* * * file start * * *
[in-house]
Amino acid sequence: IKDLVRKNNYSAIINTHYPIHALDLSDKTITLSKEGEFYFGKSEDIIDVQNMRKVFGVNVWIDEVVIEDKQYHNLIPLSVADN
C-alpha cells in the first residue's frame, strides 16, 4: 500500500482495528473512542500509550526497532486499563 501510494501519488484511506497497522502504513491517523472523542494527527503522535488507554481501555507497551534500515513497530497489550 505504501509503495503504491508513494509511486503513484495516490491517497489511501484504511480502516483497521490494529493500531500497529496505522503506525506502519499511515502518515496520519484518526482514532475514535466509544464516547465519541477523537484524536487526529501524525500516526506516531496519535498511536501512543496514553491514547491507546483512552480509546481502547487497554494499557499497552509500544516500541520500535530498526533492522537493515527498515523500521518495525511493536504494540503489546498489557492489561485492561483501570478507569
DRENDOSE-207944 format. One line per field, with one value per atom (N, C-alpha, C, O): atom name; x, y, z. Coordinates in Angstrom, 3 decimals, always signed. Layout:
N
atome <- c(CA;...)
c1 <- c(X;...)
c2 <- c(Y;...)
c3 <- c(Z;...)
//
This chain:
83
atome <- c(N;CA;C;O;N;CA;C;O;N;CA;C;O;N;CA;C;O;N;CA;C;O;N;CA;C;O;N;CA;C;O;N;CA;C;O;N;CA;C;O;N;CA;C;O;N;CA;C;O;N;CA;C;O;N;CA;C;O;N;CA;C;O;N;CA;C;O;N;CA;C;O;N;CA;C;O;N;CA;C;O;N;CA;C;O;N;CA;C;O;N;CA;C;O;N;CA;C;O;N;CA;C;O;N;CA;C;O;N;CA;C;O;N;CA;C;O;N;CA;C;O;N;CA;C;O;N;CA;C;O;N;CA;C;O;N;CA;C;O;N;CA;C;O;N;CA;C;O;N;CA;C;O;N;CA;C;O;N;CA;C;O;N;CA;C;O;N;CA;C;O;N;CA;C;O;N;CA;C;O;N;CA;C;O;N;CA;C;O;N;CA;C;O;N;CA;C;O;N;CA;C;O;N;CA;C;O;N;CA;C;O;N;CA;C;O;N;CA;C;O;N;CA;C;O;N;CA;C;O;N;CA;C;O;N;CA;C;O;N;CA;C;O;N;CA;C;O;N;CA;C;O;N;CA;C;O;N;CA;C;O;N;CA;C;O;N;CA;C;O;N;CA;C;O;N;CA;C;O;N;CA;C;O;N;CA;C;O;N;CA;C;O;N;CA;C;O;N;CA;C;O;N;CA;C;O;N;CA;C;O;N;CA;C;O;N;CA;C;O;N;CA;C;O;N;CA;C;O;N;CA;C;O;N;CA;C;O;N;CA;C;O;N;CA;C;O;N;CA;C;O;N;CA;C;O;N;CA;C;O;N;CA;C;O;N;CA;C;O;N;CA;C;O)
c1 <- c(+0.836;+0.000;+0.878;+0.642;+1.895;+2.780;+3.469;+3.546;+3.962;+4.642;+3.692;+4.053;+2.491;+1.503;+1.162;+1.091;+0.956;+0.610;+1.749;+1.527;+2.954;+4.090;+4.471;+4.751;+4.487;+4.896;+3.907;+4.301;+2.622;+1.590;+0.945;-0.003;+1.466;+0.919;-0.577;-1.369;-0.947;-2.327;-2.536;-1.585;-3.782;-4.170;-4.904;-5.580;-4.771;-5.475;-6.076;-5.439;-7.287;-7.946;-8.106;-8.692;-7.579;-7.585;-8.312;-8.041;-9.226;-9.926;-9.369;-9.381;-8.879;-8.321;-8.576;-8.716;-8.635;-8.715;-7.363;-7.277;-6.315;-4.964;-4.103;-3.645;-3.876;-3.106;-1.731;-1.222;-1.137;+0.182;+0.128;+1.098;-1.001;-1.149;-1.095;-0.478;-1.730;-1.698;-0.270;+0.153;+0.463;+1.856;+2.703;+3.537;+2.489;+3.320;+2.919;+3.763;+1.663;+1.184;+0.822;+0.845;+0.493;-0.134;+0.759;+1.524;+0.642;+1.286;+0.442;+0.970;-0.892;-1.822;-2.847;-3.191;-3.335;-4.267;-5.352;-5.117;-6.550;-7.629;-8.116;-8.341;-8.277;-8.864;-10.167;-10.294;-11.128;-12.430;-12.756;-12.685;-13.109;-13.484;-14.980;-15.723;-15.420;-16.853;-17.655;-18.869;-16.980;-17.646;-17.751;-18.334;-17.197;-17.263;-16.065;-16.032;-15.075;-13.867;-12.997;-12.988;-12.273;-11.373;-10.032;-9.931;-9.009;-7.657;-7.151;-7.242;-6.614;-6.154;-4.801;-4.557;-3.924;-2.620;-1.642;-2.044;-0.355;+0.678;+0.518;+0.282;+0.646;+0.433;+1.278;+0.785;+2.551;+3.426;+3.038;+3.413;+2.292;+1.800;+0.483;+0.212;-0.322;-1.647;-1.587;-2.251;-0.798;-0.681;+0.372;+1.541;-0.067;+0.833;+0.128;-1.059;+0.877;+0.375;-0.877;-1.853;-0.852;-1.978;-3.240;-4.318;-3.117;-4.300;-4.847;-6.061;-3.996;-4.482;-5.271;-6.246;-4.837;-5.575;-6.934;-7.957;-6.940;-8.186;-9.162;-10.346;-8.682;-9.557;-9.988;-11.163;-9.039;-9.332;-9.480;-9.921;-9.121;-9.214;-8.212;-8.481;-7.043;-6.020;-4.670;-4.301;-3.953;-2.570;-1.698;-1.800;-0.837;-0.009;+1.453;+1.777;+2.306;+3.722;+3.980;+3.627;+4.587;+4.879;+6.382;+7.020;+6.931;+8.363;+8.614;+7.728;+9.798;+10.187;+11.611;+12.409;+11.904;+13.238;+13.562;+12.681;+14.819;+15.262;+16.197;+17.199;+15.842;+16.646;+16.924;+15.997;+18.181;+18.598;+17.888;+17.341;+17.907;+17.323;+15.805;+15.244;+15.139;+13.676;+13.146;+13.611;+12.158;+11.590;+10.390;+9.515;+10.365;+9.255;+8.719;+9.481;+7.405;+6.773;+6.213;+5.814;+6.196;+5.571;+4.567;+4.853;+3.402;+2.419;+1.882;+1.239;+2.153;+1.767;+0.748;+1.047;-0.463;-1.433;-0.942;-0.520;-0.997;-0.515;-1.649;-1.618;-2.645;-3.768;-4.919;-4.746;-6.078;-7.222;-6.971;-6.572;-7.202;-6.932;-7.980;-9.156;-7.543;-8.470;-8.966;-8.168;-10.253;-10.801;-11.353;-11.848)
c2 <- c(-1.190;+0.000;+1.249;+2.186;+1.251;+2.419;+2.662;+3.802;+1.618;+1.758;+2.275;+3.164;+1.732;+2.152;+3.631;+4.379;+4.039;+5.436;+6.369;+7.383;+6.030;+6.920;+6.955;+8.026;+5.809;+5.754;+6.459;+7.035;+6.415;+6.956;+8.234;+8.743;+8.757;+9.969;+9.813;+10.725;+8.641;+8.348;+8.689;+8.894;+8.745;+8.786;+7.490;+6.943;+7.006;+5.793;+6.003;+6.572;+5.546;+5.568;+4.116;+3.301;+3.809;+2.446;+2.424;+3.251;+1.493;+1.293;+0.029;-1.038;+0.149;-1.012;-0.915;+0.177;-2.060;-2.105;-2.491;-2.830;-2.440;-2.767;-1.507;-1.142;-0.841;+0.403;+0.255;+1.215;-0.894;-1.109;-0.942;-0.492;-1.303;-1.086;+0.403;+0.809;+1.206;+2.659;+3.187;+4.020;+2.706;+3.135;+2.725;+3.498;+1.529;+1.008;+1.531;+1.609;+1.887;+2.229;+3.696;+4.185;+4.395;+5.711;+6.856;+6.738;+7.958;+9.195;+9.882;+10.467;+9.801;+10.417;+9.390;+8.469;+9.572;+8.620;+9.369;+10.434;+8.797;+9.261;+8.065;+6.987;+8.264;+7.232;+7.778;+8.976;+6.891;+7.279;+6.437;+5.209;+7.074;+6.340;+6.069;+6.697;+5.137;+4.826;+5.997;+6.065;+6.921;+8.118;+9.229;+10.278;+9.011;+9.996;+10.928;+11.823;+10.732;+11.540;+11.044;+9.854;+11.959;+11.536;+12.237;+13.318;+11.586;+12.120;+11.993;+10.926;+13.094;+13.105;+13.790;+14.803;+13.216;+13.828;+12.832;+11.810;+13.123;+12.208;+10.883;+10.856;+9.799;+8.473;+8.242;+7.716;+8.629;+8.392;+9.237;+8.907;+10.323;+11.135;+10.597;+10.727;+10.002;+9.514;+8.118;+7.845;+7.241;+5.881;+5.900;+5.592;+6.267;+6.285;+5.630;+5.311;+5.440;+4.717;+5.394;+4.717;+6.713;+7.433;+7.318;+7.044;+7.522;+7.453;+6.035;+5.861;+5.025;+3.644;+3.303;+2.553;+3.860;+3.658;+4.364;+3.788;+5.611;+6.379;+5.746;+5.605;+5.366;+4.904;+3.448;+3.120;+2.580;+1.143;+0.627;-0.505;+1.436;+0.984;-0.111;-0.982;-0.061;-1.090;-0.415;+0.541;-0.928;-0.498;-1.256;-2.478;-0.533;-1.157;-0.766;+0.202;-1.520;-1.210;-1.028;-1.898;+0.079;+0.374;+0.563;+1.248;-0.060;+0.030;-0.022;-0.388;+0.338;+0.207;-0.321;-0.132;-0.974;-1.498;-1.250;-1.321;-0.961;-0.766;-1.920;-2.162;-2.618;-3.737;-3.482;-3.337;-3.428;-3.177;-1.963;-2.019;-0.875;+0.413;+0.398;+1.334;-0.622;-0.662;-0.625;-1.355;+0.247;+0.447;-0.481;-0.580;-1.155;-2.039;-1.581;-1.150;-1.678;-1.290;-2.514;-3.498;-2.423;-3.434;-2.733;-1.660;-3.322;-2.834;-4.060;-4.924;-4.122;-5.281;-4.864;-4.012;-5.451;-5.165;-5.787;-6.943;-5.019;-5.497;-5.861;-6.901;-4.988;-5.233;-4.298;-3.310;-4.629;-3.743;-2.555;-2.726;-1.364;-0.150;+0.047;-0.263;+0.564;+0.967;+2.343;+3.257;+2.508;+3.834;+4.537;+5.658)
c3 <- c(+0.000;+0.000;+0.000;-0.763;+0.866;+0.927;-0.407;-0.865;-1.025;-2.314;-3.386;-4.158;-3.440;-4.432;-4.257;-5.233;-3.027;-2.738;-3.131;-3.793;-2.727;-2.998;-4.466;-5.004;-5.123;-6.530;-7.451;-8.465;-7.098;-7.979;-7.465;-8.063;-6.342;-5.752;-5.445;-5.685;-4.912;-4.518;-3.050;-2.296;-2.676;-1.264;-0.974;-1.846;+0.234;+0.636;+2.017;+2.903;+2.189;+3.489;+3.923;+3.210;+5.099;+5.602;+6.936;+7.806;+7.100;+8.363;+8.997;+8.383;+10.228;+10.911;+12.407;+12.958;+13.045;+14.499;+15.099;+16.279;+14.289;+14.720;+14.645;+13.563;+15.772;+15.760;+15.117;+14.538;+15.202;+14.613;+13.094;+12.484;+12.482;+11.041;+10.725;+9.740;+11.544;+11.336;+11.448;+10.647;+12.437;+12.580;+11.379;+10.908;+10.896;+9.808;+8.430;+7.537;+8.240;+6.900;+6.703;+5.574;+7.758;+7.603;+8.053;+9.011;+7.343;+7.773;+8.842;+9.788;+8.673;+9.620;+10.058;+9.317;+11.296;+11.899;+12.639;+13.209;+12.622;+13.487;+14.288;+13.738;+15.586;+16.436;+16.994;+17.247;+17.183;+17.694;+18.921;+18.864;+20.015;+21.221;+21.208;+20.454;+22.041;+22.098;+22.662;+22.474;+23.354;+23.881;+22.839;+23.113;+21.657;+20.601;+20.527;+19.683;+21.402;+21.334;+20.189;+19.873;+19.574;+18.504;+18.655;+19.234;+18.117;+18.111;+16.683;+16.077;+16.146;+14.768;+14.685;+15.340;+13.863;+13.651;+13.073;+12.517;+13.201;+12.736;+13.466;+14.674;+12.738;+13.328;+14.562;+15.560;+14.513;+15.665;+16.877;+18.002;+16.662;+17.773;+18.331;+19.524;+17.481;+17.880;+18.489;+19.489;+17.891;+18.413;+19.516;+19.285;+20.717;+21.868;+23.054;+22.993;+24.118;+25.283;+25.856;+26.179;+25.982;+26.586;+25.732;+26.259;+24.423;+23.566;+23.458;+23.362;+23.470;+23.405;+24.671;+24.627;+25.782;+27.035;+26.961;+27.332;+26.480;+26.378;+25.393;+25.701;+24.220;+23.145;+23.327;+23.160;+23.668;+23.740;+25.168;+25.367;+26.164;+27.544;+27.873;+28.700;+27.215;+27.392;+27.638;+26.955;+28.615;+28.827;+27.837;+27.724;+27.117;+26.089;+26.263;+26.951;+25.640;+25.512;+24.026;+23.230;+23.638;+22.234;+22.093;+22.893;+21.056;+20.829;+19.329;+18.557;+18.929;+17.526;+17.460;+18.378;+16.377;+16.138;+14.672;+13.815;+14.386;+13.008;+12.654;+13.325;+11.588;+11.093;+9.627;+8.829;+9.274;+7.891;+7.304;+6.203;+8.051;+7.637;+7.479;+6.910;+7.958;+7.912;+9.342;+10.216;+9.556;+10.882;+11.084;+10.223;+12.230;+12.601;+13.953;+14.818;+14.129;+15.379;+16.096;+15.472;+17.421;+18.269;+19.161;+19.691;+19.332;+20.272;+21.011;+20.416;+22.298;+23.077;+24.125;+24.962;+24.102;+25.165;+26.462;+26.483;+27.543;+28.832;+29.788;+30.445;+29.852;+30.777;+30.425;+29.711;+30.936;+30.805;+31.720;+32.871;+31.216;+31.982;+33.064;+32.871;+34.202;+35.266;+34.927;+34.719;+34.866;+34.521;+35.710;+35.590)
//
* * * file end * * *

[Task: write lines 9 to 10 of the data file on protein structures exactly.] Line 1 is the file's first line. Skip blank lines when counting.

c3 <- c(Z;...)
//